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VMs traditionally host OSes, desktops and applications, but if you want to virtualize a database server, there are some extra steps you must take to ensure the process goes smoothly so you can reap all the available benefits.
Virtualizing database servers can offer advantages, such as live migrations, server consolidation, a reduction of physical infrastructure operational costs and more efficient resource allocation. However, a virtualized database can be sensitive to availability issues, resource consumption or overcommitting memory. It's important to research the issues before you virtualize a database server.
Ask which databases you can or should virtualize. For example, you might want to virtualize development, production or low I/O databases. Once you decide which databases you want to virtualize, you should monitor those systems to determine the performance and resource usage of those physical deployments before sizing the VM. Use monitoring such as Nagios, Zenoss or Zabbix to make this easier.
For example, Nagios enables you to monitor memory and disk usage, microprocessor loads, and the number of currently running processes and log files. The information that monitoring tools gather can give you insight into a server's current resource consumption and what resources you should dedicate to the VM.
Once you ensure that you have the resources to operate a database within a VM, you can begin to virtualize the database server. The process of virtualizing database servers should begin with virtualizing servers, supporting applications and hard disks. For example, you can virtualize hard disks as virtual hard disks or as pass-through disks. A pass-through disk is a physical disk that connects to a VM to serve as a storage source for a virtual disk with existing disk and file formats.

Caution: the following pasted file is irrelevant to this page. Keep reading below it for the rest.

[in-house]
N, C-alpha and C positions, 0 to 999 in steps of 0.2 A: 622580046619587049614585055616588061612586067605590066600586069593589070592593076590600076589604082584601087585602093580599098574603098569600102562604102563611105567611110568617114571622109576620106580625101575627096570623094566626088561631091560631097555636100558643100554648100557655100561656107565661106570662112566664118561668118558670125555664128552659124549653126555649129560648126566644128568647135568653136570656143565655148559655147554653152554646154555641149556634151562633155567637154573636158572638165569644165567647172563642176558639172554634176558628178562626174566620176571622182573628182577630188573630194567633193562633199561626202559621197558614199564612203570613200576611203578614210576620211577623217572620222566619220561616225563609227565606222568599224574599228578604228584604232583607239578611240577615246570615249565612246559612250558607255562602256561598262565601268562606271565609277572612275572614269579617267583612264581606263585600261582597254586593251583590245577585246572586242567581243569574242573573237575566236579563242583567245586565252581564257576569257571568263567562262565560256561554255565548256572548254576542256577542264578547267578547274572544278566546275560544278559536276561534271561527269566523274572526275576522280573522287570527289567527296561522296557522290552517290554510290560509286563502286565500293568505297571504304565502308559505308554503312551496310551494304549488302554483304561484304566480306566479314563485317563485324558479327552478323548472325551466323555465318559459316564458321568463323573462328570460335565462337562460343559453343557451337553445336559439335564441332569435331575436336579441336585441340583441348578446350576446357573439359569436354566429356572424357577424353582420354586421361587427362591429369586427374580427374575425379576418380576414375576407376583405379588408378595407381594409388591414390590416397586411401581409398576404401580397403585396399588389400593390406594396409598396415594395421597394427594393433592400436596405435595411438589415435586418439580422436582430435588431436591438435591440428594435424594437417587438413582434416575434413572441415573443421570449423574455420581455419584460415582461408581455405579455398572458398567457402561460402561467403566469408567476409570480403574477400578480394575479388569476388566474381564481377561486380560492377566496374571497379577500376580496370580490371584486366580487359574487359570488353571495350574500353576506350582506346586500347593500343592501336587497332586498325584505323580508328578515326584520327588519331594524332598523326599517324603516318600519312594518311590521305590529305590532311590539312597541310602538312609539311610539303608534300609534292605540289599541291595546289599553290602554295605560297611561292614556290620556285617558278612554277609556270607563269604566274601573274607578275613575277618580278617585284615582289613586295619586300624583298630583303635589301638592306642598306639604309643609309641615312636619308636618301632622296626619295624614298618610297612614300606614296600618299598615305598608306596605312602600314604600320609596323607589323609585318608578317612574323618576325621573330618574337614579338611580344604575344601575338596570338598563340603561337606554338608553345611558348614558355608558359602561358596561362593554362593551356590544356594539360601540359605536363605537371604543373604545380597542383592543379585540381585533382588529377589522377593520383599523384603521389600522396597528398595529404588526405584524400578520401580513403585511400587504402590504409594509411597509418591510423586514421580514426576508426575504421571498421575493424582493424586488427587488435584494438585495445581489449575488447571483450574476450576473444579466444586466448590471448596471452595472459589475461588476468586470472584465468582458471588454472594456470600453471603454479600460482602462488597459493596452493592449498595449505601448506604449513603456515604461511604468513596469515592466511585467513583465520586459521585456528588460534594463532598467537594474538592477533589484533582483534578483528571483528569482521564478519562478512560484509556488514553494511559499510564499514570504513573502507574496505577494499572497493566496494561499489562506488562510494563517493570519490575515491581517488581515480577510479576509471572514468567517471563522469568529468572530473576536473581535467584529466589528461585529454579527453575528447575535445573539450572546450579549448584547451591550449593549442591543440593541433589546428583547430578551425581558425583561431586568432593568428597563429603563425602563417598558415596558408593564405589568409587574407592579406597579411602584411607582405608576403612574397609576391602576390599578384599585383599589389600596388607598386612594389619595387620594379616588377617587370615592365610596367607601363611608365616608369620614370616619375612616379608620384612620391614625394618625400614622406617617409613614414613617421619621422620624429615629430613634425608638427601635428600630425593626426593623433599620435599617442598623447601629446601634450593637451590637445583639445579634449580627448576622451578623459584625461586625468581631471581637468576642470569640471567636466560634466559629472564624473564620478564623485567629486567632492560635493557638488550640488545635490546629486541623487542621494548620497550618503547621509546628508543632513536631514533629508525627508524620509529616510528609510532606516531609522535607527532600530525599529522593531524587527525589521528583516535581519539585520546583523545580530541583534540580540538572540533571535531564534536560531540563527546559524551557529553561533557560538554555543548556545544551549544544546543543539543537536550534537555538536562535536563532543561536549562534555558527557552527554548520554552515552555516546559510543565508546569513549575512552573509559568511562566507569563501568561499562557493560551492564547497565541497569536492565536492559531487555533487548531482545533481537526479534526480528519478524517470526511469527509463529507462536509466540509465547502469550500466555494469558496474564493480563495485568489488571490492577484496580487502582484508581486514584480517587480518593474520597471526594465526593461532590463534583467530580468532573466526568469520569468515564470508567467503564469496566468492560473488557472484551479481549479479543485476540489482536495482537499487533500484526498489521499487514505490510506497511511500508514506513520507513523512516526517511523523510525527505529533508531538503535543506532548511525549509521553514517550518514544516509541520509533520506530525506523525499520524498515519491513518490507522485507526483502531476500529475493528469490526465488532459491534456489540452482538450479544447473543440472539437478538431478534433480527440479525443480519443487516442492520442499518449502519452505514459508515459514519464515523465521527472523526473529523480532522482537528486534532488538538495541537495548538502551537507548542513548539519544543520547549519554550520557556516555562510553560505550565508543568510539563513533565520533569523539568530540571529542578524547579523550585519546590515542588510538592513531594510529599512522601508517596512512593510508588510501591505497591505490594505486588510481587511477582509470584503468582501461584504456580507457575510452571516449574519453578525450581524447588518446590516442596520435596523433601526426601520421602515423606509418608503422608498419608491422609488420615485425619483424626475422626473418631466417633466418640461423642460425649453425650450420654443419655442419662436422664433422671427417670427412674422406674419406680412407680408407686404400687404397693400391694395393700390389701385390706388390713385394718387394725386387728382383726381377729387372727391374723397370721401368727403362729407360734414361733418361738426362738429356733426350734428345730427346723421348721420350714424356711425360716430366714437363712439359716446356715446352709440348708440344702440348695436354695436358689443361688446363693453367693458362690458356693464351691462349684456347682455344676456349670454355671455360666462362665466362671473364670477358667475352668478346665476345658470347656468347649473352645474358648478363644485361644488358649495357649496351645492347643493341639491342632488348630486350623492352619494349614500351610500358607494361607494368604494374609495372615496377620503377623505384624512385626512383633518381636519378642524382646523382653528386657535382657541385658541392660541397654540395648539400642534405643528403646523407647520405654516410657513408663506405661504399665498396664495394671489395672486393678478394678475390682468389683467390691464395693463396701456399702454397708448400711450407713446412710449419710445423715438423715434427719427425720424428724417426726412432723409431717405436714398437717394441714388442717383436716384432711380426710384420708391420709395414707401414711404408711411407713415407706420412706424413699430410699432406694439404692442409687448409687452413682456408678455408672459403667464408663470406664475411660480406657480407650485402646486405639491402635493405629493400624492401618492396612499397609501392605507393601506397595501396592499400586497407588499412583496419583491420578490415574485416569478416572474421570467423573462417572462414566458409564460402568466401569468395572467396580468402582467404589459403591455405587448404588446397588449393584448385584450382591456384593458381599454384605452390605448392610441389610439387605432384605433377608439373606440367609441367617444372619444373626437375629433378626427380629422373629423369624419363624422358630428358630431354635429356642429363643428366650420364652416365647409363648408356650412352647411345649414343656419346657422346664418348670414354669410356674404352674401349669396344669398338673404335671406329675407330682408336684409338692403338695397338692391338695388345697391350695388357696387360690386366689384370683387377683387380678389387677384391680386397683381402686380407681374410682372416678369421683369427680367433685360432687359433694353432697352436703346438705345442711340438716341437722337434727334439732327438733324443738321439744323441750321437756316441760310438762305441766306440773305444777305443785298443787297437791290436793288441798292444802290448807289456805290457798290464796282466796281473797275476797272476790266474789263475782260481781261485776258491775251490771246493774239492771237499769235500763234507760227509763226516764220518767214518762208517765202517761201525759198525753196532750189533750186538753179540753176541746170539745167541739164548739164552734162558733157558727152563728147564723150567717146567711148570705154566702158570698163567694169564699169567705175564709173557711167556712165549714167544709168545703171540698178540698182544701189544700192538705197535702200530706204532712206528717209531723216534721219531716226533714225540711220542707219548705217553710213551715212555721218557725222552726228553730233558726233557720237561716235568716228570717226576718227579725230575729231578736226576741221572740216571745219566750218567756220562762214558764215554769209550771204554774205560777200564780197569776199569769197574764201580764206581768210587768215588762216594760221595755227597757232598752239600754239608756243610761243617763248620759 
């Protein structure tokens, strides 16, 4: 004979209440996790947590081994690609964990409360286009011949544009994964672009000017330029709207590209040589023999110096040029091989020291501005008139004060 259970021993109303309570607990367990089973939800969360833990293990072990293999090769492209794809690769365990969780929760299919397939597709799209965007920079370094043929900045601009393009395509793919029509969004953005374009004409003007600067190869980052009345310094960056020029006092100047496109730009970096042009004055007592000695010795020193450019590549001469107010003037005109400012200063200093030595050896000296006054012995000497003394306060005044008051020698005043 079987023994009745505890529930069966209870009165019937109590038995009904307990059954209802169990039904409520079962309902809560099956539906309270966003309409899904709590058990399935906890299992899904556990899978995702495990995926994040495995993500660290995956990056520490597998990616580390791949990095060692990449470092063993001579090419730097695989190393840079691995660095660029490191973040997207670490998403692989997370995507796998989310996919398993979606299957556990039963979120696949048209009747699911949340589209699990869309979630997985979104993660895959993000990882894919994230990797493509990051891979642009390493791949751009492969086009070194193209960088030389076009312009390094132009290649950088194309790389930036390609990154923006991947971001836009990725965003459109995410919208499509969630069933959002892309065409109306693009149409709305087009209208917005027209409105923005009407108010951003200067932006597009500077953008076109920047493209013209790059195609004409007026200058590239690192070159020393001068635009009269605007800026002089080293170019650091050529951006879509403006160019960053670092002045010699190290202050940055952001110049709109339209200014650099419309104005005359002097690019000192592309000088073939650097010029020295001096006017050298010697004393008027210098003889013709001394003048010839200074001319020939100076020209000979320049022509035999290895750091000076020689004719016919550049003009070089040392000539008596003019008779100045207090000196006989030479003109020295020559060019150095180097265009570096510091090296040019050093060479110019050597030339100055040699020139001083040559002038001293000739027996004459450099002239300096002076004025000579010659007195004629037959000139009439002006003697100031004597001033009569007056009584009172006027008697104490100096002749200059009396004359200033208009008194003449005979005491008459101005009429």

Deploy, integrate and virtualize a database server
You can enact virtualization through the deployment of hypervisors such as Microsoft Hyper-V and VMware vSphere, or through the use of virtualization tools such as VMware vCenter Converter or PlateSpin Migrate.
VMware vCenter Converter is a semi-automated physical to virtual (P2V) migration tool that can help migrate a physical machine to a VM. However, the VMs that vCenter Converter creates only support other VMware software as a destination. PlateSpin Migrate is a fully-automated P2V tool, which means it can virtualize infrastructure without any assistance from the end user.
Database applications can be particularly demanding applications and might require at least as many virtualized resources, such as vCPUs and memory, as they consume on a physical machine. In some cases, it might be necessary to adjust or increase the resources allocated to the resulting VM to ensure adequate database performance.
Once a VM is available, admins can deploy the database within the established VM, connect storage and network resources, and test the database. It's a good idea to keep the original database deployed and operational until the VM is fully tested. At that point, you can redirect users to the virtualized database server and take the original database offline, and eventually retire and remove it from the infrastructure.
After you virtualize the database server, add resilience to ensure safe operation. It's important to continually monitor the performance of VMs. Performance levels could drop significantly if you don't properly provide the necessary resources, such as CPU or memory requirements, to each VM. You can use monitoring software to see if any VM requires more resources and then allocate available resources to it. You can also distribute workloads to keep from overloading a server.
A cluster is a group of servers that act as a single system that enables high availability and resiliency in the event one server fails. Establishing a database VM cluster enables multiple virtualized systems to share the workload and prevent large database failures if a VM or underlying server fails.
Live migration enables you to move a workload between servers and restart them using a backup or a virtual image. Migration gives the workload a level of flexibility if you need downtime or maintenance. For example, you can move a workload and restart it on a separate VM if the underlying server is updating.
You can also add resilience through replication. Replication copies data from one database server to another. You can use replication for disaster recovery so that when one database goes down, you can still access another copy of that database.
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